RELATED: Royal Roads takes active role in search for cure to rare disease

“It changed the profile and dramatically improved funding,” Townsin said. She believes rare diseases need a similar approach and a unified voice like Farber advanced so successfully. “If you think of these diseases as rare, that undermines the significance of the problem,” she explained. “We need something dramatic like that to raise awareness and generate funding. We need these stories. That’s the reason we decided to share Lexi’s story and the stories of the other children in the film.”

For a trailer of the film, visit this Facebook page. The full documentary, to be distributed to film festivals around the world, is available free until the end of March here.

For more news from Vancouver Island and beyond delivered daily into your inbox, please click here.

rick.stiebel@goldstreamgazette.com

Get local stories you won't find anywhere else right to your inbox.
Sign up here

Just Posted

The health authority will occupy the building until October 31, 2021. File Photo
Health authority pays town $7.4K monthly to lease Riverside Centre

Facility is being rented for COVID vaccinations

THE CANADIAN PRESS/Darryl Dyck
B.C.’s mass vaccination program will be delivered to Princeton residents from a clinic set up at the Riverside Community Centre. (Darryl Dyck/CP photo)
COVID vaccinations bookings began for local residents last week

Riverside serves as Princeton’s appointment centre

The Regional District of Okanagan-Similkameen will speed up the process for hospitality businesses looking to set up patios during the latest COVID-19 restrictions. Under the most recent restrictions, indoor dining is prohibited, but patio dining is allowed. (John Arendt - Summerland Review)
Regional District of Okanagan-Similkameen speeds up patio permit approval

Initiative to help hospitality businesses affected by latest COVID-19 restrictions

B.C's COVID-19 dashboard shows the peaks and valleys of cases prior to the record daily report of 132 on April 9, 2021. (Dashboard image)
Interior Health has record day of COVID-19 cases

132 cases reported Friday, April 9, more deaths in Vernon hospital outbreak

Your old lawnmower is an environmental disaster. (courtesy photo)
The perfect lawn is pretty hard on the planet

According the government of Canada, an older mower running for an hour can produce as much air pollution as a new car driving 550 kilometres.

B.C. Health Minister Adrian Dix and Premier John Horgan describe vaccine rollout at the legislature, March 29, 2021. (B.C. government)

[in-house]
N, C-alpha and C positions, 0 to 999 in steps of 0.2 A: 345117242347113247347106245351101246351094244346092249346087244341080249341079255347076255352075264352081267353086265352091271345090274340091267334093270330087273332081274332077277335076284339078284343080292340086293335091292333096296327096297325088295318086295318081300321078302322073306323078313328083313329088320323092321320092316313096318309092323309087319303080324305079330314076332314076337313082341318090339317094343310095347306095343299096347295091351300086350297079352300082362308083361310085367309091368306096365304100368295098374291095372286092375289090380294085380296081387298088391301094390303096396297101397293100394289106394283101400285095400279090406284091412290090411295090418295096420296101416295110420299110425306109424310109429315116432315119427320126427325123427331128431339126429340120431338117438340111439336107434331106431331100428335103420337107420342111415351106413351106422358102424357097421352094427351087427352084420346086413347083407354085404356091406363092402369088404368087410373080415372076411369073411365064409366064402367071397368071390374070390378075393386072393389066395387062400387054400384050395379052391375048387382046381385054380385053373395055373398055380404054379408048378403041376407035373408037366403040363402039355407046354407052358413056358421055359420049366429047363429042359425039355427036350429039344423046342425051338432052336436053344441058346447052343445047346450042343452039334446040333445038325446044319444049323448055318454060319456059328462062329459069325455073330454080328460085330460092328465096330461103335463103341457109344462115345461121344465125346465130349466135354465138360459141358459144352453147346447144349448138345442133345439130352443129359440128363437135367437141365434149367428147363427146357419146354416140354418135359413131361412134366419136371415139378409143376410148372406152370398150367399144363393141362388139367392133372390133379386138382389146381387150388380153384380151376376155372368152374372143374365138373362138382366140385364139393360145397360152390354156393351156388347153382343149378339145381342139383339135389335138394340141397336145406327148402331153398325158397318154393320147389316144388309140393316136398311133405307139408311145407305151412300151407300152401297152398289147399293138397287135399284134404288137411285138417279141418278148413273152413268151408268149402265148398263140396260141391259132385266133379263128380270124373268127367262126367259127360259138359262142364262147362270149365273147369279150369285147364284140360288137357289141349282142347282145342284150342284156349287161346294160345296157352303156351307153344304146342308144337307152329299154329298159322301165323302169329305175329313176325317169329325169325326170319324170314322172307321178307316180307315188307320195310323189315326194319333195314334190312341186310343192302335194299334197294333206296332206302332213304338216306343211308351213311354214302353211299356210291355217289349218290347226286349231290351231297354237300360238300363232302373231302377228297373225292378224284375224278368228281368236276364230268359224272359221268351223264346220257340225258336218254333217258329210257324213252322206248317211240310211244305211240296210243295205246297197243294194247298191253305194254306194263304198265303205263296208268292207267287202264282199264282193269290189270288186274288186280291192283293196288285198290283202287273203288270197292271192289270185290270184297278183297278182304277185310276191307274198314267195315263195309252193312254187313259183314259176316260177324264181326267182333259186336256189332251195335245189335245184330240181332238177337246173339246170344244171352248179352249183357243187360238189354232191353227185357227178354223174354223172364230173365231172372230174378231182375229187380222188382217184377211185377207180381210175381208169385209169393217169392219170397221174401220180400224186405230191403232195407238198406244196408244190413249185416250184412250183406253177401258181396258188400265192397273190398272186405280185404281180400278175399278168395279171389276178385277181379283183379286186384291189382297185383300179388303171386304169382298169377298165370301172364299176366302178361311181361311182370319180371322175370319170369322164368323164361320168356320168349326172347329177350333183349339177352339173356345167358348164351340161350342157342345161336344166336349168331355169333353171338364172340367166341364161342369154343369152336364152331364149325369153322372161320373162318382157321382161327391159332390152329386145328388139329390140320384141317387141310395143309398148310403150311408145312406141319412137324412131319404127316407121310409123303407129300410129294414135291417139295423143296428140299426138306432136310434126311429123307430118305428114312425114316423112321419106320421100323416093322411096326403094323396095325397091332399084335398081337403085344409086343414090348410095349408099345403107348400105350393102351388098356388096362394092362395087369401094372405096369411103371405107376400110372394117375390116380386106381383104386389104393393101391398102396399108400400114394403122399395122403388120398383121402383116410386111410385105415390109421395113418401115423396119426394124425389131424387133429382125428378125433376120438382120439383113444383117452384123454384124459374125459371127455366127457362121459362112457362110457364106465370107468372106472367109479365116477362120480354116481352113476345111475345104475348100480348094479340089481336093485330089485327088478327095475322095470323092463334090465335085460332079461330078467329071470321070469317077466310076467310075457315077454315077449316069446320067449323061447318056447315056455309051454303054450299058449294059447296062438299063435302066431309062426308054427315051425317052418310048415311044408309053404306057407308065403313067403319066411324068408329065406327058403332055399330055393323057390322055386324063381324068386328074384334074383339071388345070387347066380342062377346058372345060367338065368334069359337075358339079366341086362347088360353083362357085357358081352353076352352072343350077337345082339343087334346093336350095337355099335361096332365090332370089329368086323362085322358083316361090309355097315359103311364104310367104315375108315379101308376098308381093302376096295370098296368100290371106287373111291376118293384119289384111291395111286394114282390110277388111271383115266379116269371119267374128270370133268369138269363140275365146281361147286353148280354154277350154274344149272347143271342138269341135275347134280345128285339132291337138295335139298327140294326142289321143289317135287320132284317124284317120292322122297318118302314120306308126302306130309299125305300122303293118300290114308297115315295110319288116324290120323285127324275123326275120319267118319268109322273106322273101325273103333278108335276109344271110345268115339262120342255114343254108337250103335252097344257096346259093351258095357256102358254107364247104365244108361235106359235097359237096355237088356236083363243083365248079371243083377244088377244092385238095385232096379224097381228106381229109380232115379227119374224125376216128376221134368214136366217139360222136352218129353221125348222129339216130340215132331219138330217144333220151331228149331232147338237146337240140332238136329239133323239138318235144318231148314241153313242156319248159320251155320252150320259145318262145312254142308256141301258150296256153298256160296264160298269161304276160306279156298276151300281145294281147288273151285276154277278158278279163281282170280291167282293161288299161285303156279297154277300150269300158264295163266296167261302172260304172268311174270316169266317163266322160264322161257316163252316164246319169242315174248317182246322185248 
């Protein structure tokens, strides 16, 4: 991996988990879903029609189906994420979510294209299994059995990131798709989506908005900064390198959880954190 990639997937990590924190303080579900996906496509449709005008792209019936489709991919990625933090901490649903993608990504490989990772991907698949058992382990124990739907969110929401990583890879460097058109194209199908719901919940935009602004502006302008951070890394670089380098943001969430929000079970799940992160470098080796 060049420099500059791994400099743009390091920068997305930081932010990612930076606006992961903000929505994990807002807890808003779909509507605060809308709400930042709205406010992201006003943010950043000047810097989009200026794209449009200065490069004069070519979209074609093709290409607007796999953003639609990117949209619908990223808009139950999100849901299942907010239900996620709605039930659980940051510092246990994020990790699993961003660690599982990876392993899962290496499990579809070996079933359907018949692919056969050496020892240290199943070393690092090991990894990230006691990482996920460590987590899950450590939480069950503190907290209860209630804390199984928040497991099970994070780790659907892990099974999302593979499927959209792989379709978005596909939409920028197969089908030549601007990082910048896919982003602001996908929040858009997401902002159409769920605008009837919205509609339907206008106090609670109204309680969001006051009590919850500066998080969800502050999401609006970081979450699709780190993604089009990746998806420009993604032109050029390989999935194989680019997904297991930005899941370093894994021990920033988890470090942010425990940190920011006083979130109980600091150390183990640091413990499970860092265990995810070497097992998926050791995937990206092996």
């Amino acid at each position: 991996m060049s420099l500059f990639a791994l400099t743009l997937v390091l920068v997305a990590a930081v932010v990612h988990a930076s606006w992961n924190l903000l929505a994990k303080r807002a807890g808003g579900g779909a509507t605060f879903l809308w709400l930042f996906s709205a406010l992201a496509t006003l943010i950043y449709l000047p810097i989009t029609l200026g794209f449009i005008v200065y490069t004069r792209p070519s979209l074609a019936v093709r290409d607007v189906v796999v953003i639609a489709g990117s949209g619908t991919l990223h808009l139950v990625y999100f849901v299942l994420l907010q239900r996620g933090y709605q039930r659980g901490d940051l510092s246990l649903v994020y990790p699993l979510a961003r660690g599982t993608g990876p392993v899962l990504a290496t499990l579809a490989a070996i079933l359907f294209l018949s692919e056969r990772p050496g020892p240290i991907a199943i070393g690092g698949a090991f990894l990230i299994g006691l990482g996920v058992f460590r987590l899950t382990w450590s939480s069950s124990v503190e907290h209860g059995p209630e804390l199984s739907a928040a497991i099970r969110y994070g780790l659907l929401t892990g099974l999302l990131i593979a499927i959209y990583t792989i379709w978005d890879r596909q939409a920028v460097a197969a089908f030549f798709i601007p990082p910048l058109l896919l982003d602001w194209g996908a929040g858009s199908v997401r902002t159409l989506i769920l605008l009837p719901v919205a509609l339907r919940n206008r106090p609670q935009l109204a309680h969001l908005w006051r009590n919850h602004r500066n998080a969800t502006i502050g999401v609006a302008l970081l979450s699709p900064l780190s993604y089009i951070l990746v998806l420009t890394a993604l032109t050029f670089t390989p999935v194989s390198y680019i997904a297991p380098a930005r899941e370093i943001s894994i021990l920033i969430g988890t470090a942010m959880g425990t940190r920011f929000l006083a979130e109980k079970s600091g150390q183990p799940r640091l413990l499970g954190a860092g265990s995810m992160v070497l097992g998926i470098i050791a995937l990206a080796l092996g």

1,262 more COVID-19 infections in B.C. Friday, 9,574 active cases

Province’s mass vaccination reaches one million people

A second case of COVID-19 has been confirmed at Vernon’s BX Elementary School. (Kerry Hutter photo)
Second COVID case confirmed at Okanagan elementary school

Exposure at Vernon’s BX Elementary happened April 6 and 7

People walk past the Olympic rings in Whistler, B.C., Friday, May 15, 2020. Whistler which is a travel destination for tourists around the world is seeing the effects of travel bans due to COVID-19. THE CANADIAN PRESS/Jonathan Hayward
Adults living, working in Whistler, B.C., eligible for COVID-19 vaccine on Monday

The move comes as the province deals with a rush of COVID-19 and variant cases in the community

RCMP crest. (Black Press Media files)
UPDATE: RCMP investigating after child, 6, dies at motel in Duncan, B.C.

The BC Coroners Service is conducting its own investigation into the circumstances around the child’s death

Highway 97 being converted to four lanes in April 1990. This photo taken in Lake Country. (Greater Vernon Museum and Archives Photo #14025)
HISTORY: How the old Highway 97 in Lake Country got new name

Pelmewash Parkway recognizes the First Nations history in Lake Country

RCMP display some of the fish seized from three suspects who pleaded guilty to violating the Fisheries Act in 2019, in this undated handout photo. THE CANADIAN PRESS/HO - RCMP
3 banned from fishing, holding licences after overfishing violations near Vancouver Island

Mounties seized the group’s 30-foot fishing vessel and all equipment on board at the time

Flight with COVID
Another Kelowna flight with COVID-19 exposure

Westjet flight on April 5 from Kelowna to Edmonton

Most Read